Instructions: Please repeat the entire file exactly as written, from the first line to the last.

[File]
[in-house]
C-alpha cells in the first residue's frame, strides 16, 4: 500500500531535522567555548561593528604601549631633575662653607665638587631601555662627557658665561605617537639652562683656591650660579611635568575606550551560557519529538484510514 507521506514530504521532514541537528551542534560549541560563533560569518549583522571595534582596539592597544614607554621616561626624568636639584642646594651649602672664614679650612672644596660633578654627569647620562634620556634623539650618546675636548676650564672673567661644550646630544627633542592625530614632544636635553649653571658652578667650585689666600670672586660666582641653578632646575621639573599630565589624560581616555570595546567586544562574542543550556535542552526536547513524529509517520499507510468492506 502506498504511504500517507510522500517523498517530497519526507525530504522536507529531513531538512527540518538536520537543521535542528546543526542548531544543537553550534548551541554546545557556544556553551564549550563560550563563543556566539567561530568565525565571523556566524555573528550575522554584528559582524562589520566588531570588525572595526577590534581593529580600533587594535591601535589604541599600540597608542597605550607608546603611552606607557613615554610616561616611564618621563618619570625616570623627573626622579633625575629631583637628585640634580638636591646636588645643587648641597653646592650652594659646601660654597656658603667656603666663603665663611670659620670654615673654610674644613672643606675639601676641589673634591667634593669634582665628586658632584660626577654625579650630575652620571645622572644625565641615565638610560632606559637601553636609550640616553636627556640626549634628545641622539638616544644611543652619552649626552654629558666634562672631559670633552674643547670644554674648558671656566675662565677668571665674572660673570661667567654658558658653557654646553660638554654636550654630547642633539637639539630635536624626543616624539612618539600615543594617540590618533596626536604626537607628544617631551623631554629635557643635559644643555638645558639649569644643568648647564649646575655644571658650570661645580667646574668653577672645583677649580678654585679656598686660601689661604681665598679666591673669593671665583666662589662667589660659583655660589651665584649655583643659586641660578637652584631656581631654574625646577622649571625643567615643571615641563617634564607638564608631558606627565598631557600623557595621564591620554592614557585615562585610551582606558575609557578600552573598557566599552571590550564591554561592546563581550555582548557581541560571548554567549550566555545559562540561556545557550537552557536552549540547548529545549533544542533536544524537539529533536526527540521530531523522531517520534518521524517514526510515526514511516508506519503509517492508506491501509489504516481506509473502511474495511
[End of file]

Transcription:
[in-house]
C-alpha cells in the first residue's frame, strides 16, 4: 500500500531535522567555548561593528604601549631633575662653607665638587631601555662627557658665561605617537639652562683656591650660579611635568575606550551560557519529538484510514 507521506514530504521532514541537528551542534560549541560563533560569518549583522571595534582596539592597544614607554621616561626624568636639584642646594651649602672664614679650612672644596660633578654627569647620562634620556634623539650618546675636548676650564672673567661644550646630544627633542592625530614632544636635553649653571658652578667650585689666600670672586660666582641653578632646575621639573599630565589624560581616555570595546567586544562574542543550556535542552526536547513524529509517520499507510468492506 502506498504511504500517507510522500517523498517530497519526507525530504522536507529531513531538512527540518538536520537543521535542528546543526542548531544543537553550534548551541554546545557556544556553551564549550563560550563563543556566539567561530568565525565571523556566524555573528550575522554584528559582524562589520566588531570588525572595526577590534581593529580600533587594535591601535589604541599600540597608542597605550607608546603611552606607557613615554610616561616611564618621563618619570625616570623627573626622579633625575629631583637628585640634580638636591646636588645643587648641597653646592650652594659646601660654597656658603667656603666663603665663611670659620670654615673654610674644613672643606675639601676641589673634591667634593669634582665628586658632584660626577654625579650630575652620571645622572644625565641615565638610560632606559637601553636609550640616553636627556640626549634628545641622539638616544644611543652619552649626552654629558666634562672631559670633552674643547670644554674648558671656566675662565677668571665674572660673570661667567654658558658653557654646553660638554654636550654630547642633539637639539630635536624626543616624539612618539600615543594617540590618533596626536604626537607628544617631551623631554629635557643635559644643555638645558639649569644643568648647564649646575655644571658650570661645580667646574668653577672645583677649580678654585679656598686660601689661604681665598679666591673669593671665583666662589662667589660659583655660589651665584649655583643659586641660578637652584631656581631654574625646577622649571625643567615643571615641563617634564607638564608631558606627565598631557600623557595621564591620554592614557585615562585610551582606558575609557578600552573598557566599552571590550564591554561592546563581550555582548557581541560571548554567549550566555545559562540561556545557550537552557536552549540547548529545549533544542533536544524537539529533536526527540521530531523522531517520534518521524517514526510515526514511516508506519503509517492508506491501509489504516481506509473502511474495511